In the last twenty years Africa has made significant progress toward peace, security and economic development, despite some unstable zones such as South Sudan, Central Africa and the Great Lakes region.
Africa’s progress is remarkable as has been shown by the level of growth and economic development in different sectors, for instance banking, telecommunications, energy and power, mining, agriculture, tourism and the development of infrastructure. It has been driven by greater political stability and by economic reforms which have facilitated booming private sector investment.
In 2013, the African Development Bank reported that Africa’s countries had GDP growth rates of more than 6%; the collective GDP of Africa had grown to $963 and the number of middle income countries had risen to 26 out 58, led by Angola, Nigeria, Ghana, Morocco, South Africa and many more.
The rise of Africa is indisputable, in spite of multiple challenges like climate change, poverty and inequality, poor infrastructure, wrong governance and Islamist militancy. These have reversed the gains of several countries, but Africa is growing as a whole.
Also, in the last fifteen years we have seen the emergence of a new middle class in Africa, a new class of business owners, with higher incomes and higher purchasing power. This has resulted in the attraction of many investors to Africa and has indirectly contributed to job creation for a great number of people, at the same time giving opportunities to the long-term unemployed to escape poverty.
It is important today not to see Africa from a negative perspective or as a problematic continent commonly ravaged by conflict and war, or with high infant mortality, poverty, HIV Aids or Ebola. Rather, we need to look at the increasing changes and the global role of Africa and its Diasporas. Today, Africa is the last frontier, the land with unlimited possibilities.
According Tom Stevenson (2012) “Africa is home to the world’s fastest-growing population; there are already 500 million mobile phones in Africa, with 850 million expected by 2015; Africa’s workforce is expected to be the world’s largest by 2035, bigger than both China’s and India’s; consumer spending is growing in Africa from around $900bn today to an anticipated $1.4 trillion by 2020.”
Africa is the land of opportunities with a growing market in food, or food processing, in retail and clothing, technology, mobile and telecommunications, entertainment, financial services, healthcare, construction, infrastructure development, agriculture, education and IT.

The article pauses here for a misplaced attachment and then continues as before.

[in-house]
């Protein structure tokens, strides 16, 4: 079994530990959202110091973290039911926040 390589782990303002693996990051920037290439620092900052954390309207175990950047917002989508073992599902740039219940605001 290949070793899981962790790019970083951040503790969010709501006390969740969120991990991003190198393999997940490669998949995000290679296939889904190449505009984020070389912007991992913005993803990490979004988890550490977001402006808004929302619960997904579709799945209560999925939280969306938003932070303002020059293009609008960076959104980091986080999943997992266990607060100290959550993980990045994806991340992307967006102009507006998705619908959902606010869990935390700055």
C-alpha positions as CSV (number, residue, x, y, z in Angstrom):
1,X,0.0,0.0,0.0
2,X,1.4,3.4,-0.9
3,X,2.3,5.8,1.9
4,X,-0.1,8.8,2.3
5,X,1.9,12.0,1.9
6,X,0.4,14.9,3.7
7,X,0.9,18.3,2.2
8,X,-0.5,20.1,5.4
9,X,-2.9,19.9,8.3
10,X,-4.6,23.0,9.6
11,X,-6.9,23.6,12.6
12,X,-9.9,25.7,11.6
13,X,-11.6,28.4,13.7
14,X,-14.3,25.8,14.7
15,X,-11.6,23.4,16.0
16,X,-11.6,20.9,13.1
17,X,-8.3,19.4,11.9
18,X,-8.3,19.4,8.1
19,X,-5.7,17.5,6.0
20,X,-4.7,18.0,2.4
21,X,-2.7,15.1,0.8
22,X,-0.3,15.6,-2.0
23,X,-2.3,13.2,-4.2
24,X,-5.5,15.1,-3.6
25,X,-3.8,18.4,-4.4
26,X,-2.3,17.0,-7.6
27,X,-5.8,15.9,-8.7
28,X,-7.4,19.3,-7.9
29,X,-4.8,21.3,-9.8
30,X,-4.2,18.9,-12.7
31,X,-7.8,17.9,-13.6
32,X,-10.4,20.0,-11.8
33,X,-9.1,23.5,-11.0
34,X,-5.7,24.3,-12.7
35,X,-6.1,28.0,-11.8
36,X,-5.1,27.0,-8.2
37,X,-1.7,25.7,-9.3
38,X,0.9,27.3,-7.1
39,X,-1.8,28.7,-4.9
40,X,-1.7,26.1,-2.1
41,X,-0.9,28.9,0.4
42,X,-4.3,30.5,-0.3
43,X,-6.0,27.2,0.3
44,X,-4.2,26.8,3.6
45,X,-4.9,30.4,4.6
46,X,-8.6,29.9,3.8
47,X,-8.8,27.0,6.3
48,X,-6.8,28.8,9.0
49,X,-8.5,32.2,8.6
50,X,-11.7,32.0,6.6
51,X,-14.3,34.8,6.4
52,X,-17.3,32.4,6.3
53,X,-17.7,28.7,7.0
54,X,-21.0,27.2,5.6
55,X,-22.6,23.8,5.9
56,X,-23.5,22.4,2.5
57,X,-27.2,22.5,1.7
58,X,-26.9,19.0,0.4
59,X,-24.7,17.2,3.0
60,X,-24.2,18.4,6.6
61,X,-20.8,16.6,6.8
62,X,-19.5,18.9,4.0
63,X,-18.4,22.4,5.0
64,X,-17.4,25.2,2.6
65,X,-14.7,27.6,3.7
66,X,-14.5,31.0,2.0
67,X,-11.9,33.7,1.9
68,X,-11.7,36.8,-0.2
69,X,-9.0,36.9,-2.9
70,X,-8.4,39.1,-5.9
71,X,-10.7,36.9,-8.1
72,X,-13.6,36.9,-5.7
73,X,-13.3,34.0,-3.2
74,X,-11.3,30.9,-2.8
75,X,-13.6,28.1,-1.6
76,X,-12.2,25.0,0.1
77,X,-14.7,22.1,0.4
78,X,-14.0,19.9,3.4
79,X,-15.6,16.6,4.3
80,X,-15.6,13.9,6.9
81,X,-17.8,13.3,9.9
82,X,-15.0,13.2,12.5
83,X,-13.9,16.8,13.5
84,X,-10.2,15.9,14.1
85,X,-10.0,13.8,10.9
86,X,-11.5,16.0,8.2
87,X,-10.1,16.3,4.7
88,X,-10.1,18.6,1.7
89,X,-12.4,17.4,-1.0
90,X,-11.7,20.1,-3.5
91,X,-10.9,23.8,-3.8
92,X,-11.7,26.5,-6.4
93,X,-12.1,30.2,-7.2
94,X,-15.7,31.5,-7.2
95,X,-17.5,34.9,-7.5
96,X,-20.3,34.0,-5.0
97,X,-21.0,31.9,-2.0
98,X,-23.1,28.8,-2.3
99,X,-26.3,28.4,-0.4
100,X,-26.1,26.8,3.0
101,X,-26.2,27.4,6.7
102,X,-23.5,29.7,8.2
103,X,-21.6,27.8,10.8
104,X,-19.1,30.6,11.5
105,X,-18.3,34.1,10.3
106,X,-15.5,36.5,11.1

On the other side, we have the African Diasporas which constitute an asset for both their hosts and their countries of origin as most of them excel in their specialised fields. They are successful entrepreneurs, businessmen, professionals, scientists and clergy. The Diaspora constitutes an important element in the social and economic development of their host countries. They are major contributors to their countries of origin by their remittances.
According to Professor Bodomo, in 2010 the African Diaspora remitted $51.8bn (£34bn) to the continent and in the same year the World Bank estimates ODA to Africa reached $43bn (£28bn), which means that Diaspora remittance was far above the Aid given that same year.
It is undeniable that the African Diaspora has the potential, the capital, the knowledge and the skills required to be transferred to the continent; they know how to mobilise FDI, they have absorbed the business practice of two regions, and many more abilities to help and share in the development of Africa and their adoptive countries.
It for this reason that the British Award for Africa Development has been set up, to recognise personalities from various industries and sectors for their outstanding achievements. Whether it is through their work in the African communities in the UK or for their involvement in improving the quality of life for disadvantaged communities in Africa, we want to champion these individuals.
So, by putting in place this initiative we believe that the Braad Award will encourage emulation of good practice in business, enterprise, leadership or governance, and will also promote good practice in UK as in Africa.